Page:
Tucked in amidst more familiar crops like corn and soybeans, Indiana boasts a growing number of shrimp farms. Yes, you read that right: Hundreds of miles from the nearest ocean, a handful of Hoosier farmers are producing shrimp. These farms provide an alternative to both domestically caught wild shrimp and imported farmed or wild shrimp. Growing concern over the safety of wild shrimp due to water pollution and of foreign farmed shrimp due to inconsistent quality and environmental impact have created demand for a fresher and safer alternative.

Domestically, the shrimping industry in the Gulf of Mexico is still struggling to recover from the Deep Water Horizon oil spill of 2010. Although recent studies show that the quality of the shrimp is recovering, the numbers of shrimp caught in an average haul are still much lower than they were prior to the spill. However, shrimp remains the most popular type of seafood consumed in the U.S., accounting for a quarter of seafood consumption.

The traditional alternative to domestically caught shrimp has been imported farmed or wild-caught shrimp. Although some of these sources receive a thumbs up for quality, safety and environmental impact (FishNavy.com provides a concise breakdown), many are questionable. Furthermore, food safety inspections struggle to keep up with the volume of shrimp and other seafood being imported.

The FDA inspects only 2%–20% of seafood that is imported. Shrimp comprise only a fraction of what is inspected, and 80% of the shrimp that are inspected are ultimately rejected. Rejected shrimp are declined for various reasons, including elevated levels of antibiotics, preservatives and other additives, as well as inferior quality. In addition to food safety concerns, irresponsibly managed shrimp farms raise environmental concerns and have been associated with aquatic “dead zones.”

But does Indiana-farmed shrimp provide a viable alternative?

There are two main types of shrimp farming in Indiana: fresh water shrimp (also called prawns) and saltwater (or marine) shrimp. Fresh water farms are mostly located in Southern Indiana because the longer growing season is better suited for the outdoor ponds that are used. These ponds are drained and harvested in the early fall. Saltwater farms are scattered throughout the state and use indoor pools, which allow for better temperature control and make it possible to produce shrimp year-round.

On a recent visit to BDJS (Best Darn Jumbo Shrimp) Farms in Cutler, I saw a marine shrimp operation firsthand. BDJS is owned and operated by the Barbour family and has been in business for over three years. As with other shrimp farms in Indiana, you aren’t likely to find their shrimp in grocery stores. Instead, you can try their shrimp in locally sourcing restaurants including Bluebeard, Plat 99, R Bistro, Cerulaean, Black Market and others. You can also buy shrimp directly from the farm, or in specialty food stores and meat markets.* (Some farms also participate in farmers’ markets.)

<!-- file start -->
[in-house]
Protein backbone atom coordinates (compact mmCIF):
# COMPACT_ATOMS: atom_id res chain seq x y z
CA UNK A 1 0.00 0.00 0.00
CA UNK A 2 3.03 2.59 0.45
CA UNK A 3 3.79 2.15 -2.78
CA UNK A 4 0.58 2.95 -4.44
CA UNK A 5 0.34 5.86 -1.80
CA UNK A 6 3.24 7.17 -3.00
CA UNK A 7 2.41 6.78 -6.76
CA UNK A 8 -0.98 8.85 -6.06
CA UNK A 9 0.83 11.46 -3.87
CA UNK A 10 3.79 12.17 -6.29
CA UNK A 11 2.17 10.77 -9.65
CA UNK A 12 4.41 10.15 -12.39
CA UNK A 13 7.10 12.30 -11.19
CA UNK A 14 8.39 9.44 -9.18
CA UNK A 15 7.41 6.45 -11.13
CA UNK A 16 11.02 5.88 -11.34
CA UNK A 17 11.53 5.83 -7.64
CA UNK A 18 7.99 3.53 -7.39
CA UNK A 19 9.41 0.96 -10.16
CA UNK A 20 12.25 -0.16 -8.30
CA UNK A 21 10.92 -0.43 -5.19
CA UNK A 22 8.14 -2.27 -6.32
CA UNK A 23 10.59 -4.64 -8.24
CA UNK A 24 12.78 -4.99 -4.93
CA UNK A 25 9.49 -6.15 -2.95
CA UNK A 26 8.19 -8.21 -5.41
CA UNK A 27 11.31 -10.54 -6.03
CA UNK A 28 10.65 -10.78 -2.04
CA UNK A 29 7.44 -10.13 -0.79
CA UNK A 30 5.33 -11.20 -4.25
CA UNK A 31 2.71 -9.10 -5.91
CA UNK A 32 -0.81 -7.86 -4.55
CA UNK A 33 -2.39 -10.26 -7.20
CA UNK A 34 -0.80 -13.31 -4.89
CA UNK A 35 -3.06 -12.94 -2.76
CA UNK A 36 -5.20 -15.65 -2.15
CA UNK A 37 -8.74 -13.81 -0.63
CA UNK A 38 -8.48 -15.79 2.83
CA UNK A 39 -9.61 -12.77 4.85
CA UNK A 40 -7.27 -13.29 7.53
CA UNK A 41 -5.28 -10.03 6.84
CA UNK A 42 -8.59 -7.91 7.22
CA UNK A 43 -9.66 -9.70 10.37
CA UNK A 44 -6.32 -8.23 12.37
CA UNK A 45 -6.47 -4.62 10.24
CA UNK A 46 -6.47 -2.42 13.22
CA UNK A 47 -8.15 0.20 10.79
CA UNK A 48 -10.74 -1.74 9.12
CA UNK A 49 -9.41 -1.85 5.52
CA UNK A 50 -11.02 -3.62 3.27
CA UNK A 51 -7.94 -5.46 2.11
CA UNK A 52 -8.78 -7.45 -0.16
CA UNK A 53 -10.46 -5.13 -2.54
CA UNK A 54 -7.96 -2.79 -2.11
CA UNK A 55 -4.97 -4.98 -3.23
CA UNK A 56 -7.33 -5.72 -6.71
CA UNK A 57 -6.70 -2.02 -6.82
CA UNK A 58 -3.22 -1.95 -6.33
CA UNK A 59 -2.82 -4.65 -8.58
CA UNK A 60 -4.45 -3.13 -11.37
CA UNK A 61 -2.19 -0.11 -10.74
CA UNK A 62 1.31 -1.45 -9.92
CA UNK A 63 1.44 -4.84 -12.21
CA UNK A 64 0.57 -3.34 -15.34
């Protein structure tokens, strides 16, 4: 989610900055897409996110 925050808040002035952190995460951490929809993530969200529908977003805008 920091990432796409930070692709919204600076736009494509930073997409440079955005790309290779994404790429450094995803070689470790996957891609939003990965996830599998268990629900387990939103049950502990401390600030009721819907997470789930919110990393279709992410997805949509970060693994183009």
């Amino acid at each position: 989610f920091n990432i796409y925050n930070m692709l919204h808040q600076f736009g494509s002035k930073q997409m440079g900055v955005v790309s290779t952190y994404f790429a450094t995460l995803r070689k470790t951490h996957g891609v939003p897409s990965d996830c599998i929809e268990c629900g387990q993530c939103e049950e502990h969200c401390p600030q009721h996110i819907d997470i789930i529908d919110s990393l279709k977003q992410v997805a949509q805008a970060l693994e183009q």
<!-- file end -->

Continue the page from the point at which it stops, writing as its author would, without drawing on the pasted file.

Barbour grows its Pacific White shrimp in 18-foot above-ground swimming pools with pumps to circulate water. Doug Barbour uses swimming pools because they are relatively simple to set up and work well with the environmentally sustainable business model at the heart of BDJS. Barbour strives for a zero-waste facility: Pools are recyclable if they need to be replaced, water is recirculated and micro-organisms are used to maintain a beneficial ecosystem. Barbour says the heaters used to maintain water temperature use less energy than an average household in a year. The only additives used in the water here are baking soda and sugar.

Although BDJS and a growing number of other farms recirculate water or, in the case of outdoor prawn farms, drain water into holding tanks for future use, some farms don’t. Dumping of water has led to environmental concerns of wasted water and potential contamination. Barbour and others like him act as consultants for farmers hoping to make the switch to more sustainable systems. Another concern for shrimp farmers (although not in Indiana so far) has been viral infection of shrimp, a main area of aquaculture research for the USDA.

Some potential consumers of Indiana farmed shrimp are skeptical of their quality and concerned about the implications of moving coastal industries inland. It does, after all, defy logic to find saltwater shrimp pools in the middle of cornfields. But these shrimp do provide a fresher and safer alternative to many of their imported counterparts. And, as more farms move toward contained systems with little to no waste, they will become a more environmentally sustainable option.


Where to Find Indiana Shrimp

SALTWATER

BDJS (Best Darn Jumbo Shrimp) Farms, Cutler
Bedrock Springs Seafood Farm, Ladoga
RDM Farms, Fowler
Big Barn Shrimp Farm, Flora
JT Shrimp, Wheatfield
Indiana Aqua Farms (White Diamond Shrimp), Columbus

FRESH WATER

Eddy-Lynn’s Shrimp Farm, Coatesville
Connor Shrimp Farm, Monrovia

RETAIL

Goose the Market
Moody’s Butcher Shops


Sources

USDA.gov
Ag.Purdue.edu
FishNavy.com
Doug Barbour, BDJS Farms

Shrimp FarmKolton Dallas Shrimp FarmKolton Dallas



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